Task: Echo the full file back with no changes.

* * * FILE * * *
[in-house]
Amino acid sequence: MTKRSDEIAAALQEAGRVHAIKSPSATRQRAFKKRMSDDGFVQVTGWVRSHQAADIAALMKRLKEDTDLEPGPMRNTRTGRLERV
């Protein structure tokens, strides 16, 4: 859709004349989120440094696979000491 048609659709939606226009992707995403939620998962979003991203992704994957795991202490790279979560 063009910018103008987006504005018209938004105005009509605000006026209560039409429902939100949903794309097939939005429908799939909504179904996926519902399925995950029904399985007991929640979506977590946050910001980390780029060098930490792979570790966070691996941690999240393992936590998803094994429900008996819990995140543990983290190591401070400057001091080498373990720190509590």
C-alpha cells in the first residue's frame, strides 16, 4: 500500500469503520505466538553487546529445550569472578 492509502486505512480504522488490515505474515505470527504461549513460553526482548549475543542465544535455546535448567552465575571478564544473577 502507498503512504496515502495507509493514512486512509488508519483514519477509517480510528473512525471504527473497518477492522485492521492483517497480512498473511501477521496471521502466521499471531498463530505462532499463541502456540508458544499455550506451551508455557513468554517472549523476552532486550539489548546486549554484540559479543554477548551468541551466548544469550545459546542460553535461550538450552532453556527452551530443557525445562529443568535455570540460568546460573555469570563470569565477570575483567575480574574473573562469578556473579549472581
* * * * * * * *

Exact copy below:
[in-house]
Amino acid sequence: MTKRSDEIAAALQEAGRVHAIKSPSATRQRAFKKRMSDDGFVQVTGWVRSHQAADIAALMKRLKEDTDLEPGPMRNTRTGRLERV
């Protein structure tokens, strides 16, 4: 859709004349989120440094696979000491 048609659709939606226009992707995403939620998962979003991203992704994957795991202490790279979560 063009910018103008987006504005018209938004105005009509605000006026209560039409429902939100949903794309097939939005429908799939909504179904996926519902399925995950029904399985007991929640979506977590946050910001980390780029060098930490792979570790966070691996941690999240393992936590998803094994429900008996819990995140543990983290190591401070400057001091080498373990720190509590």
C-alpha cells in the first residue's frame, strides 16, 4: 500500500469503520505466538553487546529445550569472578 492509502486505512480504522488490515505474515505470527504461549513460553526482548549475543542465544535455546535448567552465575571478564544473577 502507498503512504496515502495507509493514512486512509488508519483514519477509517480510528473512525471504527473497518477492522485492521492483517497480512498473511501477521496471521502466521499471531498463530505462532499463541502456540508458544499455550506451551508455557513468554517472549523476552532486550539489548546486549554484540559479543554477548551468541551466548544469550545459546542460553535461550538450552532453556527452551530443557525445562529443568535455570540460568546460573555469570563470569565477570575483567575480574574473573562469578556473579549472581